Making Work Work was the original title of this book when it was first published in 2004. But the paperback edition is called Never Check E-Mail in the Morning - and that's probably the most famous piece of advice Julie Morgenstern provides. Here's her reasoning.
E-mail is the biggest time-suck of the modern workday. We interrupt ourselves every five minutes to check our in-boxes, hoping for something more interesting, more fun, or more urgent than whatever we're working on in that moment. . . . E-mail is undoubtedly the world's most convenient procrastination device.This last bit sounds very much like Mark Forster's current initiative as described in his 2006 book, Do It Tomorrow. Mark explains it this way:
. . . Instead, devote that first hour every day to your most critical task. When you devote your first hour to concentrated work - a dash - the day starts with you in charge of it rather than the other way around.
The idea behind the current initiative is that you start work every day by concentrating on one selected initiative.Gina on Lifehacker thinks that Julie Morgenstern is onto something. She writes:
. . . My definition of the current initiative is 'what you do first every day'. It is what you do every day before you start on your email, voicemail, paper, tasks and daily tasks. This is a priority spot that is designed to be given only to those things that are important for the future.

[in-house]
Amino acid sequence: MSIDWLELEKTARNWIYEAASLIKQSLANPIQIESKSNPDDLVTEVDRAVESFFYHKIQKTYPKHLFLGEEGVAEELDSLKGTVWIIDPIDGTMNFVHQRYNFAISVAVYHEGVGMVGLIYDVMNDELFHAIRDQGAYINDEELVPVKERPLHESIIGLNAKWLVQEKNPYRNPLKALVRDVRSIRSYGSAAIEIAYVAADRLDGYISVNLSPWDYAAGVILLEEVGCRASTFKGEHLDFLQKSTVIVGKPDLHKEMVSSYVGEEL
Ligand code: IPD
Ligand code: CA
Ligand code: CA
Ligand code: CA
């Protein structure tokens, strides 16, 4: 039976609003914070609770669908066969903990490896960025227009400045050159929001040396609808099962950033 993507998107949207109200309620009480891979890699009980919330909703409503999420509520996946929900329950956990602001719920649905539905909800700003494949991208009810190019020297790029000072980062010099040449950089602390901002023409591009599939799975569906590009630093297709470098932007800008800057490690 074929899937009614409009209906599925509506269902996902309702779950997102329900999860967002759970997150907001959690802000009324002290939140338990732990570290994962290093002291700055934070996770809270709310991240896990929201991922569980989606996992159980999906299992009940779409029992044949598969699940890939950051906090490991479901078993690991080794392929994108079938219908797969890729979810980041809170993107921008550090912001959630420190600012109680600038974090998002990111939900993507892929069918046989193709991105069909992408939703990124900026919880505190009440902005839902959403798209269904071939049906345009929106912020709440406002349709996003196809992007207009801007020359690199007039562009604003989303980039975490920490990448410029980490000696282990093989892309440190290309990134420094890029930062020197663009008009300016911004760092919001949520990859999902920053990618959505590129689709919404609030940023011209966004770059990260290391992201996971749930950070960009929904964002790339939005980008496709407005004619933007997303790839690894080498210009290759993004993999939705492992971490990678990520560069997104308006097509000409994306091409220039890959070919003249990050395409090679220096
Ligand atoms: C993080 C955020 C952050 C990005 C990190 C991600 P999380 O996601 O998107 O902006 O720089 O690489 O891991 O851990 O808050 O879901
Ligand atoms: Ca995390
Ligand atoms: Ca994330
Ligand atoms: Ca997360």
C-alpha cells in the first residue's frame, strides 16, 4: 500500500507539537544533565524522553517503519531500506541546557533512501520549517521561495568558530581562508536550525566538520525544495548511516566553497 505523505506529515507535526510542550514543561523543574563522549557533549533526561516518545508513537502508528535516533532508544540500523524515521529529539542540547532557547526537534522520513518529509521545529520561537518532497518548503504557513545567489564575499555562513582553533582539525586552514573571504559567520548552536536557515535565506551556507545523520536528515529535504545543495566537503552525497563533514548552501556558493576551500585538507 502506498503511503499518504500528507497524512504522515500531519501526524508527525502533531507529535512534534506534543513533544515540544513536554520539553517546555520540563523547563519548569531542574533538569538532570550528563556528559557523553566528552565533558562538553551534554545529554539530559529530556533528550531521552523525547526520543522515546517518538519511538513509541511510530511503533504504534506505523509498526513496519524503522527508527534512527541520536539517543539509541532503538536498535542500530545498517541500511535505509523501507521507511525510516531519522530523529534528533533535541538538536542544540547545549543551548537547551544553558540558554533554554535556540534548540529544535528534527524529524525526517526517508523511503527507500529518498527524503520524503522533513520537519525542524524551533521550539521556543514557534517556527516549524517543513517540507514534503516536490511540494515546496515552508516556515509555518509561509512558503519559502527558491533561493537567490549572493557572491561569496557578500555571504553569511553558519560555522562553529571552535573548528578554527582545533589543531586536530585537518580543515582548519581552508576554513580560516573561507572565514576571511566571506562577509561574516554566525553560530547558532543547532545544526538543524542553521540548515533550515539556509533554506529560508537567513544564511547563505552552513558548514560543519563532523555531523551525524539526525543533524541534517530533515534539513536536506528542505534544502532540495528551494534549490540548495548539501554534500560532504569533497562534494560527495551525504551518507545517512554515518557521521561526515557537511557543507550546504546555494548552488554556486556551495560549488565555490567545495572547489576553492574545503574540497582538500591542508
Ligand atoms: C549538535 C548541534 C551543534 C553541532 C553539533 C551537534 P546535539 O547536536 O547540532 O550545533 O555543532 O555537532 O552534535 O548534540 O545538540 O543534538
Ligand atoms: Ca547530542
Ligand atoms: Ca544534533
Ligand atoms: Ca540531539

I'll be honest: I scoffed at Morgenstern's advice at first, because my work has so much to do with what's happening in my inbox. However, right now it's 9:30AM and I haven't yet checked my email. I'm not sure what's going on in there, but this article that's due tomorrow no matter what? It'll be done.And Merlin Mann at 43 Folders concurs:
I’ve discovered that a lot of my most unpalatable, low-priority email arrives overnight; it’s when most cron jobs and mailing digests run, plus, I suspect, it’s when a lot of garden-variety crazies get their second wind (or 12th beer).Tim Ferris in The 4-Hour Workweek goes further, recommending:
Waiting an hour or so to collect the overnight haul buys me time to wake up, get some work done, and generally orient myself. By the the time I raise the electronic flood gate, I’m already feeling on top of things and have no problem blowing through all my mail in a few short minutes. Even the crazy ones.
Check e-mail twice per day, once at 12:00 noon or just prior to lunch, and again at 4:00 P.M. 12:00 P.M. and 4:00 P.M. are times that ensure you will have the most responses from previously sent e-mail. Never check e-mail first thing in the morning. Instead, complete your most important task before 11:00 A.M. to avoid using lunch or reading e-mail as a postponement excuse.And he has a footnote about the "never check e-mail first thing" rule:
This habit alone can change your life. It seems small but has an enormous effect.Confession time: I have not yet tried this myself - but I sure understand the thinking behind it!